If you are in foster care or your guardian was appointed by a judge because your parents’ rights were terminated, then you can be considered a ward of the court and an independent student.
Many or all of the companies featured provide compensation to LendEDU. These commissions are how we maintain our free service for consumers. Compensation, along with hours of in-depth editorial research, determines where & how companies appear on our site.
When it comes to paying for college or getting financial aid, your status as a dependent or independent student makes all the difference. In some situations, however, you are automatically classified as an independent student.
Being a ward of the state as designated by a court of law, such as if you are in foster care, is one of those situations. If you are or were a ward of the state, there are key things to know before applying for financial aid.
How Being a Ward of the Court Affects Financial Aid
A ward of the court is a minor child for whom the court is responsible. While many students think that having a legal guardian makes them a ward, that’s not the case.
Sometimes legal guardians are appointed by the parents with a power of attorney document, which gives the guardian the power to care for the child, usually for a set period with parental consent.
If the parental rights are terminated and a guardian is appointed through a court proceeding, the minor then becomes a ward of the court and is placed in foster care or adopted.
For the purposes of applying for financial aid, if you were in foster care or your guardian was appointed by a judge because your parents’ rights were terminated, then you can be considered a ward of the court — and an independent student.
The most important aspect is who had legal custody of you. If it was still your parents, then you are not a true ward of the court. If the court had custody, then you can claim that status.
How Your Dependency Status Affects Financial Aid
If you’re single with no children, under the age of 24, and you haven’t served in the armed services, chances are you’re considered a dependent student. Since the federal government considers it both your and your family’s responsibility to fund your education, being a dependent could mean you get less financial aid.
If you are deemed an independent student — if you’re married, have children, are serving in the military, over the age of 24, or a ward of the court — then the federal government will only consider your income alone, not your parents’ information.
Filing the FAFSA as a Ward of the Court
To have your ward of the court status recognized by the federal government when applying for financial aid, you’ll need to claim that status on the Free Application for Federal Student Aid, also known as the FAFSA.
In section 2, titled “Student Dependency Status,” there is a series of boxes that explain various situations. If you can answer “yes” to any one of them, then you are considered an independent student and will not have to provide parental income or tax information.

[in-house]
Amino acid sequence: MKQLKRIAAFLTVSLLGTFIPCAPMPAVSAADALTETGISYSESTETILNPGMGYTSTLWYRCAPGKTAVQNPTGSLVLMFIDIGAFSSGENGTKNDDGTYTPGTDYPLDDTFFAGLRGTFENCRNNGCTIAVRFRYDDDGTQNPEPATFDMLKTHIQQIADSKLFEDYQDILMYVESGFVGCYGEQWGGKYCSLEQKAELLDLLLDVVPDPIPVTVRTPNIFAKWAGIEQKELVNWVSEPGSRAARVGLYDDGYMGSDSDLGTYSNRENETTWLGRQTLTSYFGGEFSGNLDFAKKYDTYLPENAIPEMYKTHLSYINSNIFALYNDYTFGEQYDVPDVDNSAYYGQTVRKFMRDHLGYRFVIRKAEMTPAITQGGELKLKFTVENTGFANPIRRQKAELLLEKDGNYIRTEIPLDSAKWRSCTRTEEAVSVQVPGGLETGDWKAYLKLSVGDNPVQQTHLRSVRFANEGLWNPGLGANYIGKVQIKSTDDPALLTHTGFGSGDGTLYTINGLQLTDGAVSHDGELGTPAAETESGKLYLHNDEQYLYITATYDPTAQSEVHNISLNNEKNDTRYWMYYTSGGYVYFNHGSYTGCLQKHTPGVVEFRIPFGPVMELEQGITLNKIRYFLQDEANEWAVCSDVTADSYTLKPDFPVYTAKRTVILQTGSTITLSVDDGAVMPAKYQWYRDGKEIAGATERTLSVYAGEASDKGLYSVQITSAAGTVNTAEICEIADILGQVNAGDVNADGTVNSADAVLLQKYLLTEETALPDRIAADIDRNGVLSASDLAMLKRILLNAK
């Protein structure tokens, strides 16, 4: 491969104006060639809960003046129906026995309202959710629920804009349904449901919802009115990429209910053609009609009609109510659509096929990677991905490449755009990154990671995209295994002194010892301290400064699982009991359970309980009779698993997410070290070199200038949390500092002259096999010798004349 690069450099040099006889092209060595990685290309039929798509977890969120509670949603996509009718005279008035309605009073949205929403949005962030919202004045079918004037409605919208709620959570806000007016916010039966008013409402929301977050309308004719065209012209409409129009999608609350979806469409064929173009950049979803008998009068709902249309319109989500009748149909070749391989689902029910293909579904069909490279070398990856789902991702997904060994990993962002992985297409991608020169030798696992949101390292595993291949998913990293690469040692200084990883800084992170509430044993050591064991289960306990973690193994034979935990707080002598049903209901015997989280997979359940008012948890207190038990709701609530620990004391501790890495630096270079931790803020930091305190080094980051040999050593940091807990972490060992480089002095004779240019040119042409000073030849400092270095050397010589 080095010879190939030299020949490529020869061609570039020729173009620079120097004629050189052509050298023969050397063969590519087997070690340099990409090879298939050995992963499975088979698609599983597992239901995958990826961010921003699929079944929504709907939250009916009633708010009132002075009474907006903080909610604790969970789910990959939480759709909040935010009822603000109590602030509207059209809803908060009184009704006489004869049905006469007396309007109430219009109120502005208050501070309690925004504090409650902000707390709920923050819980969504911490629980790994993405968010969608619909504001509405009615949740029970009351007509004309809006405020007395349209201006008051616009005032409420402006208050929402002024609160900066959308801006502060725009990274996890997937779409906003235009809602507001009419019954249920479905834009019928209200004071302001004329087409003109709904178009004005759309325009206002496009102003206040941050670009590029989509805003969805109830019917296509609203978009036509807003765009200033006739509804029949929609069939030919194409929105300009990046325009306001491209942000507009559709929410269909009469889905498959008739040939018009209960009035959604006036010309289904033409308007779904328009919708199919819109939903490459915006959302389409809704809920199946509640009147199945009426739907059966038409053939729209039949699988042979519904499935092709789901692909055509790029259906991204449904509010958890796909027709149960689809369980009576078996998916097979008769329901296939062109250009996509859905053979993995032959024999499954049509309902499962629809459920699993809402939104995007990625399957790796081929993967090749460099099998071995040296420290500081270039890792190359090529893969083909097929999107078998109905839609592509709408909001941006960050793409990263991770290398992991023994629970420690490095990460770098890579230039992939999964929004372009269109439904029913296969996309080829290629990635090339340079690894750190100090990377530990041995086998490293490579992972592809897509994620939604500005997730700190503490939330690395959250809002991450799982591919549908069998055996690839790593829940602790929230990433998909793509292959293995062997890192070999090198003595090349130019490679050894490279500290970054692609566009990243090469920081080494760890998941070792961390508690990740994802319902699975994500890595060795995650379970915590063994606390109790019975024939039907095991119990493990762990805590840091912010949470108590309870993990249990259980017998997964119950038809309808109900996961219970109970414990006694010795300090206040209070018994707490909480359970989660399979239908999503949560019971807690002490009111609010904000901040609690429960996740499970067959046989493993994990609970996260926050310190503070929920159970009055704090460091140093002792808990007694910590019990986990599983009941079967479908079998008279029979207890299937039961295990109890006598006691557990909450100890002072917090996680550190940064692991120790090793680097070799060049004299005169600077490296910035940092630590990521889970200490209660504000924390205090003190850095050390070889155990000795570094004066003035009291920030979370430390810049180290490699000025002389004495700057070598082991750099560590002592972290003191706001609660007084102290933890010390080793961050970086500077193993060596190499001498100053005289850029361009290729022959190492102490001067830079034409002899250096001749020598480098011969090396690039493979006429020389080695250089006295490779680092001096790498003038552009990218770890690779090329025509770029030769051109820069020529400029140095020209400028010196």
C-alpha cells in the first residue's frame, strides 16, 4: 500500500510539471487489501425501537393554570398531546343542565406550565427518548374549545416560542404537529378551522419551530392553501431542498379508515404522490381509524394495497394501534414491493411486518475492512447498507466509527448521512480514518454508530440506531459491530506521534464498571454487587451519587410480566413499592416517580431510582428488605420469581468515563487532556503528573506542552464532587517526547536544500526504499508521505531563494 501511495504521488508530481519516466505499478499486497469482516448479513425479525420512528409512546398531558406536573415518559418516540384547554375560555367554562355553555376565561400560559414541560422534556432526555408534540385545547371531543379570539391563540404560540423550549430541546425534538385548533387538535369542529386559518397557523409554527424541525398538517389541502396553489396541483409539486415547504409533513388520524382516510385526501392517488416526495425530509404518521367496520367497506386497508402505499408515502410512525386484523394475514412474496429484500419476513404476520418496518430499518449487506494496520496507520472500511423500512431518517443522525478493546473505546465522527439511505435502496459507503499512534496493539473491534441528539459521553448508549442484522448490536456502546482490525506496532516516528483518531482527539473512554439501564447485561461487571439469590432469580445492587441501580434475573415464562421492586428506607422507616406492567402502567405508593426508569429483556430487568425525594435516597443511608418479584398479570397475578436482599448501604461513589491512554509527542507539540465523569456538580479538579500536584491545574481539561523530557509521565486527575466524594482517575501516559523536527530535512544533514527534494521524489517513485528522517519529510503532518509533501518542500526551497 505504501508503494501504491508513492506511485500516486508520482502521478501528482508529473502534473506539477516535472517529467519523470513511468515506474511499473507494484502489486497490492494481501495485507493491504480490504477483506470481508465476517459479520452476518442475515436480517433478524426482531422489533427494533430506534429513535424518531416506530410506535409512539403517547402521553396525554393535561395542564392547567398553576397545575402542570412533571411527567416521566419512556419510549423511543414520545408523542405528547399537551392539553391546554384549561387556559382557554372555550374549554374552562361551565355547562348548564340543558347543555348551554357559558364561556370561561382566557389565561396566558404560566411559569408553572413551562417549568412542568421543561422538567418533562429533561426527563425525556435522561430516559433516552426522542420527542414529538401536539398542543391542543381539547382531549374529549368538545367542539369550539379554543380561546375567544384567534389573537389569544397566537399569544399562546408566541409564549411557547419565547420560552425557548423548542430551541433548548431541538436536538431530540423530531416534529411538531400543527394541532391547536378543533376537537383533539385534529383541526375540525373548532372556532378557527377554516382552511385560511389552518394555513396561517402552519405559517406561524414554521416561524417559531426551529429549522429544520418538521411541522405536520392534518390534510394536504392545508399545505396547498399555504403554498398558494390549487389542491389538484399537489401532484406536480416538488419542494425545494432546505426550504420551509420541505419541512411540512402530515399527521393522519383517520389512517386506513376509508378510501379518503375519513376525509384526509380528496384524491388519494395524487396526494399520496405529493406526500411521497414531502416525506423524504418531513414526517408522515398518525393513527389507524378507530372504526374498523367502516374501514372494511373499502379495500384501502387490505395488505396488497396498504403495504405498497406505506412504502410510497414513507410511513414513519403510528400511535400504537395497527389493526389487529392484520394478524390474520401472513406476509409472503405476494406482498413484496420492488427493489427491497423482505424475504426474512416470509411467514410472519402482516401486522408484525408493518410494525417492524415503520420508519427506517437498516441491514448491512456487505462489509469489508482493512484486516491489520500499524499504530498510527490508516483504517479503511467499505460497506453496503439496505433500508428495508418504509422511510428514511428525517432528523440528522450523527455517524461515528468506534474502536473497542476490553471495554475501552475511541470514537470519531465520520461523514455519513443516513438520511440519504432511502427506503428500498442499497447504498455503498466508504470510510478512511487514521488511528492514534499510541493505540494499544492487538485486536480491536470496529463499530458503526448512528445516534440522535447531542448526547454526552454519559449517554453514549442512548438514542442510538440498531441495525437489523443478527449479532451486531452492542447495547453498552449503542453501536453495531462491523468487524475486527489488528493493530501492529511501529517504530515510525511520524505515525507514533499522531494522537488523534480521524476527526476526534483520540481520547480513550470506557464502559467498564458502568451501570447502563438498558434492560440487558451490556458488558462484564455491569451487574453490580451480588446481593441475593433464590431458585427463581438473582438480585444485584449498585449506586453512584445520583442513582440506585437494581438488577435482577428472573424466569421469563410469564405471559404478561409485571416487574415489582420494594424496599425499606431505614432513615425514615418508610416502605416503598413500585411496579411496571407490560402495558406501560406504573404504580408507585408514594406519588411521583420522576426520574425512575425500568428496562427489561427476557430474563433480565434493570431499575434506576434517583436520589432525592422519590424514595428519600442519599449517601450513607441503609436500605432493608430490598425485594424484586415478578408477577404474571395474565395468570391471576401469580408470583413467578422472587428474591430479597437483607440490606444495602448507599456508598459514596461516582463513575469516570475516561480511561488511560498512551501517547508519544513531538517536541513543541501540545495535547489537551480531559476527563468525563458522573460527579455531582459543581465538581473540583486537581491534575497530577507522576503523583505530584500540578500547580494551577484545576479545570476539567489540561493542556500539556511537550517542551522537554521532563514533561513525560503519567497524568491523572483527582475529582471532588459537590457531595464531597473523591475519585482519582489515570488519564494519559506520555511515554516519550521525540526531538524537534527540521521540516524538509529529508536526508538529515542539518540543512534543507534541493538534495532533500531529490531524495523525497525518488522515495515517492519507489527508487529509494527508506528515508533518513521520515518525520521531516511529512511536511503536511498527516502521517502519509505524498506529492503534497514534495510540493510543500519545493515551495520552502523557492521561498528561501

The statements pertinent to wards of the court are:
- Since I turned age 13, both of my parents were deceased.
- I was a dependent or ward of the court since turning age 13.
- I was in foster care since turning age 13.
- I am currently or was in legal guardianship (ordered by the court, not your parents).
As you complete the FAFSA, pay attention to that section because this is how you will alert the Department of Education that you’re an independent student. Next, you’ll need to prove it.
Proving Independent Status as a Ward of the Court
Each school has its own policy regarding how to prove your ward status. For example, Arizona State University requires that you certify your status on Question 52 of the FAFSA, and provide official court documentation showing your status. Most schools will expect the same.
The easiest way to offer that information is with a Ward of the Court verification letter, which can be obtained by your caseworker. The letter will contain your court case number, dates when you entered and/or exited the foster care system, and it provides a contact name and number in case your school has questions about your case.
Check with your financial aid office first to find out their specific requirements because they may require even more proof of independence. Give yourself plenty of time to complete the steps or compile whatever documentation you need.
Being in foster care or having a court-appointed guardian doesn’t mean you can’t get financial aid or attend college. In fact, if you have the required documentation and fill out the FAFSA correctly, you will probably receive more financial aid than the average student, based upon your independent status.
Make sure to talk to your school’s financial aid office and ask what you’ll need to provide to prove your independence. Complete your FAFSA right away and stay in touch with your school’s officials to maintain an edge in securing the best financing.
Author: Jeanette Perez